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P9 Exploring Parental Beliefs and Practices Towards Sugar-Sweetened Beverage Intake in Young Children

      Background

      High sugar-sweetened beverage (SSB) intake during childhood is a major risk factor for obesity and other adverse health outcomes. SSB include drinks with added sugar such as soda, fruit and sports drinks, flavored teas, and milk. SSB are high-calorie, low-nutrient, and major sources of added sugar. Nearly half (47%) of U.S. children aged 2-5 consume at least 1 SSB daily, with considerable variation by demographics.

      Objective

      To explore SSB-related beliefs and practices among a sample of low-income, urban parents of young children.

      Study Design, Setting, Participants

      Fifteen English language interviews were conducted with parents of children aged 2-5 at a family health clinic in Peekskill, New York. Interviews were recorded, transcribed, and analyzed for major themes using standard qualitative methods.

      Measurable Outcome/Analysis

      Several themes emerged: few parents expressed clear knowledge of or had discussed SSB with their child's health care provider; participants who could not explain the difference between 100% juice and fruit drinks tended to serve SSB more frequently and in higher quantities; nearly all participants believed that products labeled “natural” or “all natural” were healthful; most parents named low cost and children's preferences/nagging as reasons they serve SSB; and WIC participants believed juice was healthful because it can be purchased with vouchers.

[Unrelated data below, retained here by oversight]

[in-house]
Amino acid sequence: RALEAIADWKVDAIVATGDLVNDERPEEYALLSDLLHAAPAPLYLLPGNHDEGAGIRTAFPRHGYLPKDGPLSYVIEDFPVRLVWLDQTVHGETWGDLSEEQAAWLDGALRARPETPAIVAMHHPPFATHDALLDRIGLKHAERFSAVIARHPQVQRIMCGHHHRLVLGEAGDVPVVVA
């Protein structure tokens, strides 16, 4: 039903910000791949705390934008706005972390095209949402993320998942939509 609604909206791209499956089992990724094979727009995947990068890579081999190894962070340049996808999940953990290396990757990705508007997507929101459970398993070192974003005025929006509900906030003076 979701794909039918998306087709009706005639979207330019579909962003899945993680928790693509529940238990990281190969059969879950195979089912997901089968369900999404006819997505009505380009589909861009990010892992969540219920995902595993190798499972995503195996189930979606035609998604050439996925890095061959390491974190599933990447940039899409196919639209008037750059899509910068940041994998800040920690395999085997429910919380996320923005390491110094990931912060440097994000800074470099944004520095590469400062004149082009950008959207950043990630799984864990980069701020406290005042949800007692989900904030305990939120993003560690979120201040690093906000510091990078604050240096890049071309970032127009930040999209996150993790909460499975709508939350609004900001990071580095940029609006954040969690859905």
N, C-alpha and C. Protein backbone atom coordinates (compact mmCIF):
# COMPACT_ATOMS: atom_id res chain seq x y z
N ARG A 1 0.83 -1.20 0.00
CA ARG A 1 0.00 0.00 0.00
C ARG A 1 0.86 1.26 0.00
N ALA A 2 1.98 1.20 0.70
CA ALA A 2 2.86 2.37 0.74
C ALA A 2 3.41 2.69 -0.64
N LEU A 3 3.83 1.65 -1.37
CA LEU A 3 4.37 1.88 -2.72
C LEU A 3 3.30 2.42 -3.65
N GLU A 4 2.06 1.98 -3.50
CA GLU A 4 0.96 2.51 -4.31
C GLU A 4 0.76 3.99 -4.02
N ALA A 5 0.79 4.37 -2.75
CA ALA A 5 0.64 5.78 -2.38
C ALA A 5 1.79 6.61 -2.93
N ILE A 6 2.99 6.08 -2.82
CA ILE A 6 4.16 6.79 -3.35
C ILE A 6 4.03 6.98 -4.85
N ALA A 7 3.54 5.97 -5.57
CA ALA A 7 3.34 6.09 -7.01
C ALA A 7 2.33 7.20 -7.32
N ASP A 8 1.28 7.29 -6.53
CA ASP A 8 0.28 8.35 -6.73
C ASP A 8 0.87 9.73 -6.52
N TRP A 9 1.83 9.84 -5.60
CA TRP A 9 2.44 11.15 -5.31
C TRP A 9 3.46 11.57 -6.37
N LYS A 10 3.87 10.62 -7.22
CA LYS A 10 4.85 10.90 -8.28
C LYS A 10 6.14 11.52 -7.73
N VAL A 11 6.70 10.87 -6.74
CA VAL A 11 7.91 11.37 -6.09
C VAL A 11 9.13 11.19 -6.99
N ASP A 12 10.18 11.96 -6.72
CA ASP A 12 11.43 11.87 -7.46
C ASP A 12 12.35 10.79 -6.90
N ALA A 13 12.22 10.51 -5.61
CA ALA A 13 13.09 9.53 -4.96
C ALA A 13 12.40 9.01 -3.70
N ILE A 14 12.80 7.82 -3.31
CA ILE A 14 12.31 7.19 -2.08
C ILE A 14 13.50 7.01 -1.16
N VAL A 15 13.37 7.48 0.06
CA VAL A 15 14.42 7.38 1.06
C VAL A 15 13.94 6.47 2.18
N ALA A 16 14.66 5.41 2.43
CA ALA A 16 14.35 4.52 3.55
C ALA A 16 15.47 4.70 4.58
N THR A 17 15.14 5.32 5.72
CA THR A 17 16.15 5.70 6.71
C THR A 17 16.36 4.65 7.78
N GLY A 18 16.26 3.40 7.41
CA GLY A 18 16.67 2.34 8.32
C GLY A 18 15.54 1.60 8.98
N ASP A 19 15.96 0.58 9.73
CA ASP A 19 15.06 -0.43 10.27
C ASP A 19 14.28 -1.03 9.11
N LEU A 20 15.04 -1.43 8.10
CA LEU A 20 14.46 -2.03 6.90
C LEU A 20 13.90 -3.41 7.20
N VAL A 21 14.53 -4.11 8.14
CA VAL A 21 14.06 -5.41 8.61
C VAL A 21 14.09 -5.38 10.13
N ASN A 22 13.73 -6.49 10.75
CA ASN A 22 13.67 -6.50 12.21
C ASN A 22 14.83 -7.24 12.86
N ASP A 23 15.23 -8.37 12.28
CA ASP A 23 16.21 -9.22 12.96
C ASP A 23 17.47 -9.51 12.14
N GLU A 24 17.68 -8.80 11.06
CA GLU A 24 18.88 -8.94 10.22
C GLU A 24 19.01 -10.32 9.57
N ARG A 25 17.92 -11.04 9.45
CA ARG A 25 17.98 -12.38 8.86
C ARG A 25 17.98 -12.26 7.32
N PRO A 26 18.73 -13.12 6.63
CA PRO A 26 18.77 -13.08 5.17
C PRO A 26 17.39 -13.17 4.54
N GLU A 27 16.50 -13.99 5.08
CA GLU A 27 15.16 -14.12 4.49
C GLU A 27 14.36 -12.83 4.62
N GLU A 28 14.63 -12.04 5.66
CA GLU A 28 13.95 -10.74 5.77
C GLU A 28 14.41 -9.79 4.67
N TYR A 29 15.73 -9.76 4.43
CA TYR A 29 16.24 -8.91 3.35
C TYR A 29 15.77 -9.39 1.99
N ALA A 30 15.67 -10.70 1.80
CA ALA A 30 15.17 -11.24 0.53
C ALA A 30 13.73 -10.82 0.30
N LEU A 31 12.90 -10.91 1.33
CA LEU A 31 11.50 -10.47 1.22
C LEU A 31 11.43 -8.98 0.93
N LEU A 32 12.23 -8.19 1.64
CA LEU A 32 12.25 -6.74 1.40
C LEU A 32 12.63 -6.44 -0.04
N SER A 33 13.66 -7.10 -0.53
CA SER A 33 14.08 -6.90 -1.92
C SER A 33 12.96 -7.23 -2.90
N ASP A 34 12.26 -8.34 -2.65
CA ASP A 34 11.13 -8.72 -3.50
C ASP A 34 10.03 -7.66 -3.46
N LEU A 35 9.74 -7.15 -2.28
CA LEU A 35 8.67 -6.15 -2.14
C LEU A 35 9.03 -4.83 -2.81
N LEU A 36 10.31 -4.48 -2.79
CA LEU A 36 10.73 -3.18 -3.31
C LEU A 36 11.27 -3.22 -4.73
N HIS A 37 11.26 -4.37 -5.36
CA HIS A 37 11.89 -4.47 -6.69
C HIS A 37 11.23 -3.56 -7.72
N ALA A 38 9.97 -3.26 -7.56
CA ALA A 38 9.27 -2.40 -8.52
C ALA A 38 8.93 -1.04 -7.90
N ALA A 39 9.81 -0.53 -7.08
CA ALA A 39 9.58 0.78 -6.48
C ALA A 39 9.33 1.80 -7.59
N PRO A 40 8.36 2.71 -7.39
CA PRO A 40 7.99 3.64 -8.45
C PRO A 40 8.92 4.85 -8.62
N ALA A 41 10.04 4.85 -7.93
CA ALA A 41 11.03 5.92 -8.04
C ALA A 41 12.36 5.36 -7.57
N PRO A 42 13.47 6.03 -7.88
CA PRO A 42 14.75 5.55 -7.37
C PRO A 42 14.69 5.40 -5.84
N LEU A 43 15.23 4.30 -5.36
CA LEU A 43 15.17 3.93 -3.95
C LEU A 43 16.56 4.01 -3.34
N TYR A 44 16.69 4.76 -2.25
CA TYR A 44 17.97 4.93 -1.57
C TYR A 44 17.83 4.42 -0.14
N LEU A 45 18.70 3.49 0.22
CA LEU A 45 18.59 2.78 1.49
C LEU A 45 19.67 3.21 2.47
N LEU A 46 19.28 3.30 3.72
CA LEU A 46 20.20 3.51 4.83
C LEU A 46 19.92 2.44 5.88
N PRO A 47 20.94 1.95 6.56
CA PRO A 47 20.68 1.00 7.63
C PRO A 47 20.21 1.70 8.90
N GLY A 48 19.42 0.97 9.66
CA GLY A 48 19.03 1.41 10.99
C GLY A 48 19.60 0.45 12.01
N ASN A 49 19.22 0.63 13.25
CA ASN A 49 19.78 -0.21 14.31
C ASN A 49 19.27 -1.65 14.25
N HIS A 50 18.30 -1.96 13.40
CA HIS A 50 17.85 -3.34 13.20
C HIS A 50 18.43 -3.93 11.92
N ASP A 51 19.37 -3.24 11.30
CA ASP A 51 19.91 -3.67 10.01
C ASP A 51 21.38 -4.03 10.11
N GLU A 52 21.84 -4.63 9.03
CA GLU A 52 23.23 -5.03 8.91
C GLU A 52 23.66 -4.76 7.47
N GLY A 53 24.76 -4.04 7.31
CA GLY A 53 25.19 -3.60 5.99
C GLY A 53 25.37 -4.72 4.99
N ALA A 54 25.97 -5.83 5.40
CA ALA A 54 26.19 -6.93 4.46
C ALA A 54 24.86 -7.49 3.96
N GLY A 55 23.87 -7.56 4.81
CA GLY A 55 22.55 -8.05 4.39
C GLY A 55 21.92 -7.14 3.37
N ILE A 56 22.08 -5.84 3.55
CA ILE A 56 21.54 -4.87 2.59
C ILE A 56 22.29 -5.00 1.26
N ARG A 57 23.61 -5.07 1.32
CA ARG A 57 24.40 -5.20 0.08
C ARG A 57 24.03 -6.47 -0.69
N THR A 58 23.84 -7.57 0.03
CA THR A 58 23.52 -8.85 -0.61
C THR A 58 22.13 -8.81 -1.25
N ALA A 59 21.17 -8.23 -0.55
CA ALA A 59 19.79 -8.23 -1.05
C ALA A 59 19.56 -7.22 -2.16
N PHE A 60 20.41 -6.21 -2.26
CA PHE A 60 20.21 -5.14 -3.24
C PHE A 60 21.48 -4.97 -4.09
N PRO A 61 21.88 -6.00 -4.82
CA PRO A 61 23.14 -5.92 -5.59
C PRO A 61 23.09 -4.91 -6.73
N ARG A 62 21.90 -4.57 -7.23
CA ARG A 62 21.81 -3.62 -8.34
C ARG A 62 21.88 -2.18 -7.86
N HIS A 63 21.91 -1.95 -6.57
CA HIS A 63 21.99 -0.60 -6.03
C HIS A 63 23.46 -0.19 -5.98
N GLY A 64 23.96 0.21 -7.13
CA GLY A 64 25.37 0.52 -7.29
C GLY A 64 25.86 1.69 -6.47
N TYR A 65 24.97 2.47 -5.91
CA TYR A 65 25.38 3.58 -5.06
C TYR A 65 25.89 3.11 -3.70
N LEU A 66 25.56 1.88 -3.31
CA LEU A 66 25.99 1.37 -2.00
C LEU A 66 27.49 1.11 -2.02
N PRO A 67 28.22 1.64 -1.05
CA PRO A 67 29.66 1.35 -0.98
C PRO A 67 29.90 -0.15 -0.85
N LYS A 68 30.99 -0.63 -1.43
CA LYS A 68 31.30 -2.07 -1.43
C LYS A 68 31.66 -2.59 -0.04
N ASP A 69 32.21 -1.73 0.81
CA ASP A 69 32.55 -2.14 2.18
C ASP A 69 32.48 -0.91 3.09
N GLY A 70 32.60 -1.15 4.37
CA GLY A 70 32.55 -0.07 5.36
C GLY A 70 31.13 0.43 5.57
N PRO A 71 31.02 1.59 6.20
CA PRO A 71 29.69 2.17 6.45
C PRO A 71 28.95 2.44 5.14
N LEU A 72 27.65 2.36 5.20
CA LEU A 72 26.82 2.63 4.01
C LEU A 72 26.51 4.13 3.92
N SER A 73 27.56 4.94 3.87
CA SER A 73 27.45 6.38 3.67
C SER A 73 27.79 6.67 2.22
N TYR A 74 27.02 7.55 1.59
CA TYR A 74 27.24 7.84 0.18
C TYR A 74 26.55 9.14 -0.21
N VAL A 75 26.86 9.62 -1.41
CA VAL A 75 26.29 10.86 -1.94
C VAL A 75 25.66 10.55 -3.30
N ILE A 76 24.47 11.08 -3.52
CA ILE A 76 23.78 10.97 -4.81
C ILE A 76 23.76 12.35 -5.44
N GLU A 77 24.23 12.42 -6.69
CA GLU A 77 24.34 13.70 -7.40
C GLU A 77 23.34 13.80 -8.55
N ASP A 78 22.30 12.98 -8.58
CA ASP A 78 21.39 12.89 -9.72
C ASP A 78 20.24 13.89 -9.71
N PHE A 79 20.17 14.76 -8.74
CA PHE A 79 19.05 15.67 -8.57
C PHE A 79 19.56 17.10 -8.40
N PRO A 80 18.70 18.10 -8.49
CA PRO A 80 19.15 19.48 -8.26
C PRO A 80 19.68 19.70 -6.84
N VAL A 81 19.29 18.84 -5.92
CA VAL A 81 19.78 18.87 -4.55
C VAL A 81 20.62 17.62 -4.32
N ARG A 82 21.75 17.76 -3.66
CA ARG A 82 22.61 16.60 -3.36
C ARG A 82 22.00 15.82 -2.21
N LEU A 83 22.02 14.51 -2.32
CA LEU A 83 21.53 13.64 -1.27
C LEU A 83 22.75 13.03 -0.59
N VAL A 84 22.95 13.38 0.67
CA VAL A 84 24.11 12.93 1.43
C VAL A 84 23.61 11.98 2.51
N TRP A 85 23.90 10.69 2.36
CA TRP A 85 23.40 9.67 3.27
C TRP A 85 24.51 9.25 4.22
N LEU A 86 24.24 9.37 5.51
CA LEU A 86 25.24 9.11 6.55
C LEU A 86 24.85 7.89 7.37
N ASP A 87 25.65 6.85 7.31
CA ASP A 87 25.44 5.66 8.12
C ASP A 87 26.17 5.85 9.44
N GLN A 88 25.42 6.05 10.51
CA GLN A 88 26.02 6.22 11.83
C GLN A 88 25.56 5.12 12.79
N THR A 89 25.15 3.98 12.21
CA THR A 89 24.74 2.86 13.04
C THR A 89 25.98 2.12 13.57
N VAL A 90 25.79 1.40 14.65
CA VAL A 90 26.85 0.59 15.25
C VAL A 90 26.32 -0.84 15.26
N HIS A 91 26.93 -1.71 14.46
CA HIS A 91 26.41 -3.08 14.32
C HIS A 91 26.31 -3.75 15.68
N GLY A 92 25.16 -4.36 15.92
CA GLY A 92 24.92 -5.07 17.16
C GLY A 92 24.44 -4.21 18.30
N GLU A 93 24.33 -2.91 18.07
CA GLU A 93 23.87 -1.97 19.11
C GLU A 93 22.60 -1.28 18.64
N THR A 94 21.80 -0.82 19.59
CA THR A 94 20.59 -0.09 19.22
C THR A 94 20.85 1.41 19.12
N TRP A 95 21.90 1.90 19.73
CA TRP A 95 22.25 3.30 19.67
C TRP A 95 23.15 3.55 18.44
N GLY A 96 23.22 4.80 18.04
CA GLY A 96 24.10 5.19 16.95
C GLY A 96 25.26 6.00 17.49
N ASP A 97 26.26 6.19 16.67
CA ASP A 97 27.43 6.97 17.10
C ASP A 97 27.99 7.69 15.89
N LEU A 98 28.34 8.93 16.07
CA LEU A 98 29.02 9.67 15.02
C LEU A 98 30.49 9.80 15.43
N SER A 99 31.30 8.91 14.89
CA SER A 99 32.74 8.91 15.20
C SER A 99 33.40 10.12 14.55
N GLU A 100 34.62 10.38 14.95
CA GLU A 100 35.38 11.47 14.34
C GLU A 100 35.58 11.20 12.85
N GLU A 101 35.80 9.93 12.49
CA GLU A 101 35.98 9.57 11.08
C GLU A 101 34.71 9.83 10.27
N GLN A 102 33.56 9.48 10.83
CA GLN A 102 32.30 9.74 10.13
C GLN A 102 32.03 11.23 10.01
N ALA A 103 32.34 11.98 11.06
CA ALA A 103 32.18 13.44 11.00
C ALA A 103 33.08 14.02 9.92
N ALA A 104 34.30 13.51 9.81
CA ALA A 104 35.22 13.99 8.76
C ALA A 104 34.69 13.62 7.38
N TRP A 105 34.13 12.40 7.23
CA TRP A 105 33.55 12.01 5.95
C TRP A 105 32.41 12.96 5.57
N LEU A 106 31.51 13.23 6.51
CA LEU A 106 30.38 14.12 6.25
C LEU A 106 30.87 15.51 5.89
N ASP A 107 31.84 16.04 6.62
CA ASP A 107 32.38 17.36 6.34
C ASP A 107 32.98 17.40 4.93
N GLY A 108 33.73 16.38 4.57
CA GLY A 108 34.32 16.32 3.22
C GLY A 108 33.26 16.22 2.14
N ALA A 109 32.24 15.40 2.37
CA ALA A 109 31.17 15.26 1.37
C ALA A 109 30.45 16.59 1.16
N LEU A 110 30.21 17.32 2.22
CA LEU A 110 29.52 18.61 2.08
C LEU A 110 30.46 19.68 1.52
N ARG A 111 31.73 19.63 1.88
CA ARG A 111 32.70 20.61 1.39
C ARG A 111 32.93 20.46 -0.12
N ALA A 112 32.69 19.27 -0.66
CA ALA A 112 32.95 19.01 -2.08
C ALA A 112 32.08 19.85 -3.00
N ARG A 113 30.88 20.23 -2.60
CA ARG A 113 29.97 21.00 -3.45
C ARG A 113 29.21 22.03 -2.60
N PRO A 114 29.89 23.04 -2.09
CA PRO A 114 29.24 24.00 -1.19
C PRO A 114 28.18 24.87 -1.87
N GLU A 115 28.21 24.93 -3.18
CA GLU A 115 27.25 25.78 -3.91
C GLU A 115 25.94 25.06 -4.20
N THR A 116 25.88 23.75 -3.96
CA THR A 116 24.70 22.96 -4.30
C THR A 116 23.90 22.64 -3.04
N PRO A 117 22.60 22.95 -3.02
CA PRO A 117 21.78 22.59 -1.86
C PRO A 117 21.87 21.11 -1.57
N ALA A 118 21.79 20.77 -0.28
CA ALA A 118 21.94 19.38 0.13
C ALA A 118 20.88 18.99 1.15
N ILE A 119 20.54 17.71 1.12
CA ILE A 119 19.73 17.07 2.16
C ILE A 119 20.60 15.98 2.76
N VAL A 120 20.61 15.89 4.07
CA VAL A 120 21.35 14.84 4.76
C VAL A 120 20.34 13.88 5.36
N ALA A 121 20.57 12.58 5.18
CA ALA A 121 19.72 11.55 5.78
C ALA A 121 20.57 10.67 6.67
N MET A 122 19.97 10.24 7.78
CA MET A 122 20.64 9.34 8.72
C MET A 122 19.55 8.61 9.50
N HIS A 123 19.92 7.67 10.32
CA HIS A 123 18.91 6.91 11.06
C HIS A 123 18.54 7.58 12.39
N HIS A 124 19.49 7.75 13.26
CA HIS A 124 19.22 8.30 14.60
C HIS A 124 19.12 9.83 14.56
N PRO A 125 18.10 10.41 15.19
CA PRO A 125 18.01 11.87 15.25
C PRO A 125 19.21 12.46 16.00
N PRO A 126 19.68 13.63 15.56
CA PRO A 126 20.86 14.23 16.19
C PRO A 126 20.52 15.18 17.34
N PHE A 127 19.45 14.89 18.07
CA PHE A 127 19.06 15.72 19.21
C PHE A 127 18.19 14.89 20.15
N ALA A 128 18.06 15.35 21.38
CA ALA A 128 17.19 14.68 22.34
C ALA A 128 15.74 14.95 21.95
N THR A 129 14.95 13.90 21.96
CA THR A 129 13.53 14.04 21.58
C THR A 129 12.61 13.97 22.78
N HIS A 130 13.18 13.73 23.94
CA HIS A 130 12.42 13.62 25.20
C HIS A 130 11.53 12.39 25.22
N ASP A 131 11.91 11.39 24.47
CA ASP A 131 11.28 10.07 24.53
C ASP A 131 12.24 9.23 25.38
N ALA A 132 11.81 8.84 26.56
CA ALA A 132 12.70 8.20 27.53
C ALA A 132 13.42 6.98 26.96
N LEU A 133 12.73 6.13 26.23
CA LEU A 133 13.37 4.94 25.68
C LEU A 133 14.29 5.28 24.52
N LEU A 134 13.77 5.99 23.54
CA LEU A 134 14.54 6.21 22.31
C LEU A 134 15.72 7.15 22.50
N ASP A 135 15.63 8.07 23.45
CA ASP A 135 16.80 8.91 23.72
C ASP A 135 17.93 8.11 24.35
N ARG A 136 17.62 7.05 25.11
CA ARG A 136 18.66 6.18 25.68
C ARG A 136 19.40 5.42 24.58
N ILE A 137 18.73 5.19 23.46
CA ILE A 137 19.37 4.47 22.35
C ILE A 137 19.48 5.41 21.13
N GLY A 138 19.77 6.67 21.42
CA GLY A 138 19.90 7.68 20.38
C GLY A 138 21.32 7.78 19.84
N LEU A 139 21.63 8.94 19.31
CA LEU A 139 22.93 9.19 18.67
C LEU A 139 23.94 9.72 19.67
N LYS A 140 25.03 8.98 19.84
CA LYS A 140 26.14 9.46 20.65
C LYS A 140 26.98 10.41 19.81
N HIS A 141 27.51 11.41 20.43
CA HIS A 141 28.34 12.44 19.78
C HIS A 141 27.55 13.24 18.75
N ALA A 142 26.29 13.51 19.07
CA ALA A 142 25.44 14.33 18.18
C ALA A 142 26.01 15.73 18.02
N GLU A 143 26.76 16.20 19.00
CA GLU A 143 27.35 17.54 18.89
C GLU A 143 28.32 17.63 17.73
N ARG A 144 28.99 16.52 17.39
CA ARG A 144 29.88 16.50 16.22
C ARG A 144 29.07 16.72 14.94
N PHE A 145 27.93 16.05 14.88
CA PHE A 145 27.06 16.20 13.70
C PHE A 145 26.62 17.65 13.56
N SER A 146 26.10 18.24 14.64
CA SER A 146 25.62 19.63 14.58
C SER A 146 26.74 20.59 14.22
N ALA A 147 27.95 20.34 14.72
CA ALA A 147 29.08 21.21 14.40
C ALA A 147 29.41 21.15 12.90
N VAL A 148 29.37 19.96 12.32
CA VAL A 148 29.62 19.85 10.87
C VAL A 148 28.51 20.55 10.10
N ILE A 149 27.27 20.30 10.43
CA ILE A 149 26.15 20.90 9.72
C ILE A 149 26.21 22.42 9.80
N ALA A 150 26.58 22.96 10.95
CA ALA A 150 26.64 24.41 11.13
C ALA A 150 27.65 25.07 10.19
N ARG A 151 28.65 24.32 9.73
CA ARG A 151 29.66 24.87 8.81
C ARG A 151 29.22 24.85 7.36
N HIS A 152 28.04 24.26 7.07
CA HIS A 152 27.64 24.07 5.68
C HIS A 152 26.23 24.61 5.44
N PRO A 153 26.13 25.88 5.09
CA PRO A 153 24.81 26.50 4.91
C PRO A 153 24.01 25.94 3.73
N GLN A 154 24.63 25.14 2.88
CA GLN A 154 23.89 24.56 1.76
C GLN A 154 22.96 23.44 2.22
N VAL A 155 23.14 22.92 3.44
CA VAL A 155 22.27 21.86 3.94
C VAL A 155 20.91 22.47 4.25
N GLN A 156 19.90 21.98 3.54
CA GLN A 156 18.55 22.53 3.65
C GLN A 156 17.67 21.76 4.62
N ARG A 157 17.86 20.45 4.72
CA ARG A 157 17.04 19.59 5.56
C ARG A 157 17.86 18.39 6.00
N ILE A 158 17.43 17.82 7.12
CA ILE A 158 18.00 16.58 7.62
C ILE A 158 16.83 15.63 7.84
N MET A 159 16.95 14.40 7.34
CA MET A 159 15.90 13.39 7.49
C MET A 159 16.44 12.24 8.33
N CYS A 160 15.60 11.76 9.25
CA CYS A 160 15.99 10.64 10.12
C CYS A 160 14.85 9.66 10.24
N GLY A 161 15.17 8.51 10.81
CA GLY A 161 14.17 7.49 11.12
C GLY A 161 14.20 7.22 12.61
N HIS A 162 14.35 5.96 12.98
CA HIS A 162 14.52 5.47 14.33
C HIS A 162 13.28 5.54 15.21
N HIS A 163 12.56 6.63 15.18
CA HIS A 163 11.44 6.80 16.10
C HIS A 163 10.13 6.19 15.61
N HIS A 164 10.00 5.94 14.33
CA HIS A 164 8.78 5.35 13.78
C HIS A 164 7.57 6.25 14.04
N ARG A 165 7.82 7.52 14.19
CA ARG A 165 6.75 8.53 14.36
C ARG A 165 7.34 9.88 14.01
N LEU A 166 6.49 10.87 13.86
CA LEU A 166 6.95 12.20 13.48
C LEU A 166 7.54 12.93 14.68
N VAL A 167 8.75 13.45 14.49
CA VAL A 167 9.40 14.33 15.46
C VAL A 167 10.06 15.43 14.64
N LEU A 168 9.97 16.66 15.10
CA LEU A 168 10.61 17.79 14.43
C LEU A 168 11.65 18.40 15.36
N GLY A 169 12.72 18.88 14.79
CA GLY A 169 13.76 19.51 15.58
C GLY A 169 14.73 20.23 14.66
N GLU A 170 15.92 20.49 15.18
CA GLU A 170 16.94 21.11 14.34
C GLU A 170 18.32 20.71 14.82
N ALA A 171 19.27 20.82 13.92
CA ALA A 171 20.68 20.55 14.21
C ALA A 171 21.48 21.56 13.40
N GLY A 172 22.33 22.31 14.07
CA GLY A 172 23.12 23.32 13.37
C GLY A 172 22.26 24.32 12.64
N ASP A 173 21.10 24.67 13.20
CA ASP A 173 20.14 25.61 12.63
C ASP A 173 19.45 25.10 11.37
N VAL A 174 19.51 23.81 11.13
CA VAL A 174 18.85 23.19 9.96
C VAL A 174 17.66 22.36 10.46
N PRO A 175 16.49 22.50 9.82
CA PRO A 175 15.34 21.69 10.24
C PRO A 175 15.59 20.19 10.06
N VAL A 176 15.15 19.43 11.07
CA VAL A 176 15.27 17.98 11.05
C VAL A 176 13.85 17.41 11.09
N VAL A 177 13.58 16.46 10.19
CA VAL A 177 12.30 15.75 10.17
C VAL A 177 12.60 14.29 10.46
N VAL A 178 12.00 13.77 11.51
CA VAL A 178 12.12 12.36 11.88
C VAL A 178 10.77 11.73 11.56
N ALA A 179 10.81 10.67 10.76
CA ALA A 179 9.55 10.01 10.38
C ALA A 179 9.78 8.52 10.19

Results

      Parents who serve SSB may lack consistent, reliable information from physicians and health authorities. They may be misled by labels and influenced by cost and pressure from their children.

      Conclusions

      Lowering SSB consumption has the potential to reduce calorie intake, improve diet quality, and reduce obesity risk in young children. Consistently employing recommended SSB screening protocols during well-child visits is one practical preventive approach. Changes to product labeling, improving public education about and taxing SSB may also help reduce intake.
      Funding: None.

      Appendix. Supplementary data